How can I get my kid to wear a coat? It’s cold out there!
Nothing triggers our protective instincts—and slows the out-the-door routine—like arguments over the need to wear a coat. Whether it’s barely spring, brisk fall, or the frozen heart of winter, there are days when baby, it’s cold outside.
Clearly so cold that you need a jacket or a coat. So why why why would your son or daughter possibly disagree?
As nonsensical as coat resistance may seem, it’s quite normal, especially around the preschool and elementary years, says Elisabeth Stitt, a parent coach and former teacher in Mountain View, California.
WHY it happens:
Here’s a kid’s-eye view on coat ditching:
Your child actually feels warmer than you do out there. Little kids like to be in constant motion. Especially if yours is the type that’s on the go pretty much the entire time he’s outside, chances are he’ll be keeping himself warmer than, say, an adult watching from the sidelines.
“I think their bodies really do get hotter than we think they do,” Stitt says. “Their bodies are working really very hard.”
A big, heavy coat further raises body temperature to the point where it’s uncomfortable.
Your child wants to move about freely, and the coat is in the way. In our efforts to keep them warm and safe, we can bundle kids up so snugly that we’ve actually made it less fun to be outside. They want to run, jump, kick, throw, flip…a bulky coat can be a literal drag.
He may be okay feeling cold as a trade-off for more movement, Stitt says. It’s a matter of kid priorities.
Your child might want to avoid the hassle of getting it on and off. Kids tend to relish their playtime outside and want to get out there as fast as physically possible. Having to contend with an extra layer cuts into that time. Preschoolers especially hate standing still or waiting to get an adult’s attention and help with buttons or zippers, Stitt says.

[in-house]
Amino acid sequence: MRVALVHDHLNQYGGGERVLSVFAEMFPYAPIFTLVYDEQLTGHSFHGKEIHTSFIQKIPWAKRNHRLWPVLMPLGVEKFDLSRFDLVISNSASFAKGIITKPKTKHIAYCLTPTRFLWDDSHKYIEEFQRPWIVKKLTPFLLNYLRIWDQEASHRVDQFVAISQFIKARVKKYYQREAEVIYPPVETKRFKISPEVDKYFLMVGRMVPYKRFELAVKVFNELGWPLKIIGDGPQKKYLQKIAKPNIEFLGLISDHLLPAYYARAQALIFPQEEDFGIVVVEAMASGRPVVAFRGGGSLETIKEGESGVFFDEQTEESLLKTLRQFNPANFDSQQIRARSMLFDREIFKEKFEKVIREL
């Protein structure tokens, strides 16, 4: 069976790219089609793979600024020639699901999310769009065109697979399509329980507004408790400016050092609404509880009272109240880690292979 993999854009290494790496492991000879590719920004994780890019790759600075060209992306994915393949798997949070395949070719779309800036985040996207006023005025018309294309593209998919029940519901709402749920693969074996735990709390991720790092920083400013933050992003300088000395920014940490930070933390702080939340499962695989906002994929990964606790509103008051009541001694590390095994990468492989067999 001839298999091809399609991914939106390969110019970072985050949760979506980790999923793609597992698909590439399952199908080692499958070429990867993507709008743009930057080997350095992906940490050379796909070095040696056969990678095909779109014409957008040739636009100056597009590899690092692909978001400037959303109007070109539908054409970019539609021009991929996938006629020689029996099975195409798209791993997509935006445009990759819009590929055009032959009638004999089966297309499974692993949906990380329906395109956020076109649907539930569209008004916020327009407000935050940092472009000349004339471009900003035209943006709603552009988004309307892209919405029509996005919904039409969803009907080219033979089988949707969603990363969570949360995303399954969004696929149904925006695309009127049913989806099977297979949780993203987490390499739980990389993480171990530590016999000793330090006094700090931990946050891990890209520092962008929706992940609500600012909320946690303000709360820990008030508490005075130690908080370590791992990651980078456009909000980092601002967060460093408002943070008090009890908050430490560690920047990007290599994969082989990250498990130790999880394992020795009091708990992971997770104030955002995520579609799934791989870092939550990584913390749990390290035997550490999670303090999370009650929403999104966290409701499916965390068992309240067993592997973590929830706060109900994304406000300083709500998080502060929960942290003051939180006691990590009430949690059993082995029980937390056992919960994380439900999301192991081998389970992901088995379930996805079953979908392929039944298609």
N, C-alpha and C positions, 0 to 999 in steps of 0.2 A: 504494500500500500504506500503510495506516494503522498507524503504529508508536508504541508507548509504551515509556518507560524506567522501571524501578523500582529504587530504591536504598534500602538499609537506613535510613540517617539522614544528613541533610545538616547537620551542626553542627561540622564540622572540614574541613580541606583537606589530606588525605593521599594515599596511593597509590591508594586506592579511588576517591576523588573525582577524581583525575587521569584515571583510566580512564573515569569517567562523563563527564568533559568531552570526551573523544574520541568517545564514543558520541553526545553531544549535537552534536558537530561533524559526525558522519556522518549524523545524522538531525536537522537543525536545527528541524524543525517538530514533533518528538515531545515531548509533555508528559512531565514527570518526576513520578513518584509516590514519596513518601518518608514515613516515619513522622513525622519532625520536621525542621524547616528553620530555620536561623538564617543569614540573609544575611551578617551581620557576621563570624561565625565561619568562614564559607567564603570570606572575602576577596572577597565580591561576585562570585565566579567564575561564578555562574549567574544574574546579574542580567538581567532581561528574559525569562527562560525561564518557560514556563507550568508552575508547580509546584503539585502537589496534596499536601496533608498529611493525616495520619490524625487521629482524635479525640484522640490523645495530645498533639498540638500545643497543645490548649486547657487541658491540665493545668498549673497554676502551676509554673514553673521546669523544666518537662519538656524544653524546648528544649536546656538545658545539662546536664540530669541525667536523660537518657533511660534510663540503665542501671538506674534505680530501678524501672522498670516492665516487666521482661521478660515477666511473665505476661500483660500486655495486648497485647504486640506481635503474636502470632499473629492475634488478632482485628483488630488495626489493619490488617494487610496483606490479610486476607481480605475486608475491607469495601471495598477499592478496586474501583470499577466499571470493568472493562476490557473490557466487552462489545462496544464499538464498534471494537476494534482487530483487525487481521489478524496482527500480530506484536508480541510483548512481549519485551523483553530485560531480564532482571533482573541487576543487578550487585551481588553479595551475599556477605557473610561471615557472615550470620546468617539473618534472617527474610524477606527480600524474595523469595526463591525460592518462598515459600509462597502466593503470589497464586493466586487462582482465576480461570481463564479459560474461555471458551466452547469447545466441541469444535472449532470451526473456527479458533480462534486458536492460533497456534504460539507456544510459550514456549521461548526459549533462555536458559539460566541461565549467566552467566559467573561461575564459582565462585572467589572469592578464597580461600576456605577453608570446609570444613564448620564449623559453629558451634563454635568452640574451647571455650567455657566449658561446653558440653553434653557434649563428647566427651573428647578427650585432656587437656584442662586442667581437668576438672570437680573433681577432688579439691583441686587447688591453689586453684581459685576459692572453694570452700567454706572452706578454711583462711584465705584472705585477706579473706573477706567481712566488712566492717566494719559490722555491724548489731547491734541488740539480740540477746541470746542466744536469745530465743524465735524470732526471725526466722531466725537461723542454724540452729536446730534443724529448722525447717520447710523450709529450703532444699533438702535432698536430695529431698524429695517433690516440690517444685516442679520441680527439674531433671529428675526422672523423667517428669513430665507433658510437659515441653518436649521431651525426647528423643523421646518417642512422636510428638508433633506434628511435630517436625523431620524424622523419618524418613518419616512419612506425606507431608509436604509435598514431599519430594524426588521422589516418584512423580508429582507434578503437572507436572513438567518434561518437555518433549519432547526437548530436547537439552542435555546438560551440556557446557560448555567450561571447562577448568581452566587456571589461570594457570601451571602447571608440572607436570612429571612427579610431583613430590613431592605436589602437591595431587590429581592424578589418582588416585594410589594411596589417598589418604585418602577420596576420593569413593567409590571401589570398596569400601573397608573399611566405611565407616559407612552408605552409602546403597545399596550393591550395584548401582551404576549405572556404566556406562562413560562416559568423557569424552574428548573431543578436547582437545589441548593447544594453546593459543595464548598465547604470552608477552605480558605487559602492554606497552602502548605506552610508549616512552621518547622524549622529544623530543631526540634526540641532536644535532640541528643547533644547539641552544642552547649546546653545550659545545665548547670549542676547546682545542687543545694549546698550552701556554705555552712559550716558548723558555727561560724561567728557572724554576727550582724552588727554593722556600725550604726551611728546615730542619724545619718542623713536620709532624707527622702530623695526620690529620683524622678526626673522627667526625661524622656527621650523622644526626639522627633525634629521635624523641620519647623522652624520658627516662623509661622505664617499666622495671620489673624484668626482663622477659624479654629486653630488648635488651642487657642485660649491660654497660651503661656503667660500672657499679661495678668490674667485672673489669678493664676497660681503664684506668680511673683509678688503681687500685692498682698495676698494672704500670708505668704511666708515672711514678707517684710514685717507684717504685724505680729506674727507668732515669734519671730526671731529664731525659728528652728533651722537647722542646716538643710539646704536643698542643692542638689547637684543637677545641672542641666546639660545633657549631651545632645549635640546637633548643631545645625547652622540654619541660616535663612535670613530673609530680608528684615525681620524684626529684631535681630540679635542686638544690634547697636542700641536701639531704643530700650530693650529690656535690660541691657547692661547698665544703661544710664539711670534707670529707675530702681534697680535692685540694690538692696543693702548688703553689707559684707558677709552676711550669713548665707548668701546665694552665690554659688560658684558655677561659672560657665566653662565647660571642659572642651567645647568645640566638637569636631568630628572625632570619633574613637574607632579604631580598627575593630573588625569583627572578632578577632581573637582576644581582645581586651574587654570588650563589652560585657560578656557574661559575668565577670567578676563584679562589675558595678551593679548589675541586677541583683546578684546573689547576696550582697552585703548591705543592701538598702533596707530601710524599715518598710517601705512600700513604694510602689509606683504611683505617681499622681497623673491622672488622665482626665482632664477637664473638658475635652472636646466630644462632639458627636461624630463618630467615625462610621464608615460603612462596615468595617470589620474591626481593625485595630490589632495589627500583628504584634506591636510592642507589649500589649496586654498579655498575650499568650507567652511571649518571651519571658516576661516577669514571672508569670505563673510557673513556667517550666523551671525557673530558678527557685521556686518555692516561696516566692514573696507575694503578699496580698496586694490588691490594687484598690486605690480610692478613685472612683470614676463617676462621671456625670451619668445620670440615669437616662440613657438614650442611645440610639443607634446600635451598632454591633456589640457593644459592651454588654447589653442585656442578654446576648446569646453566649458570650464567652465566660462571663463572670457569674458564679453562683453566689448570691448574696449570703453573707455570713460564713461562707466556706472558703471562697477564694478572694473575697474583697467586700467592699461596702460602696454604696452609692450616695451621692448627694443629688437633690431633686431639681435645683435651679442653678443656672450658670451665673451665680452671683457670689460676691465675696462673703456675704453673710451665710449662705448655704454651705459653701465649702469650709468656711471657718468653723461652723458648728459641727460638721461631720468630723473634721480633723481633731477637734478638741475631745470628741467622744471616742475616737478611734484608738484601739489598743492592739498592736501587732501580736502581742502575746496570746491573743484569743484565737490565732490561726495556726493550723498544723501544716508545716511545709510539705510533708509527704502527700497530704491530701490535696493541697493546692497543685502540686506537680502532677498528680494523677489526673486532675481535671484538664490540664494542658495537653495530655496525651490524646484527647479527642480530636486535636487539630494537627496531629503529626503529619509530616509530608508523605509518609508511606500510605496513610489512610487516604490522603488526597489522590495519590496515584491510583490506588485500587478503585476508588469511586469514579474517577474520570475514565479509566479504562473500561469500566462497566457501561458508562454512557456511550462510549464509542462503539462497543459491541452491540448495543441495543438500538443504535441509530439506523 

Other kids may resist the extra layer based on how quickly they can get out of it—like to use the bathroom.
Your child might be asserting himself. Some coat-resisting is basic preschool power play. When we tell kids how they feel—”I know you’re cold; put your coat on!”—we’re implying that we know more than they do about their own bodies. Many don’t take that too well. (“You are not the boss of me!”)
Get clear about your child’s main complaint. The next time your child refuses an outer layer, simply ask, “Why don’t you want to wear your coat?” or “What is it about the coat you don’t like?” Some problems are easy to resolve once you know exactly what it is. Maybe a down coat is too hot or a wool one too itchy, or the toggles take too long to fasten. Maybe her sweater gets bunched up inside the sleeves.
“Even a 3-year-old is going to have the language to communicate what’s the core issue here,” Stitt says.
Pick layers over one bulky coat. “For some kids, it may work better to put on long underwear and a long-sleeve t-shirt and a vest on top,” Stitt suggests. Try lighter-weight jackets or fleece. Aim for comfort both temperature-wise and mobility-wise. Layers also hand some control over to the kid: He or she can add or remove a layer as needed (though, yeah, the risk of losing one along the way goes up a little).
Choose outerwear together. “We could save ourselves a lot of headache if we let them choose,” Stitt says. You might love the durable wool lining, but your kid is all about soft fleece. When you’re looking at coats, don’t just check how it fits or how well it insulates. Check how user-friendly it is. Have your child try out the zipper and practice putting it on and taking it off. Can she do it herself and relatively quickly?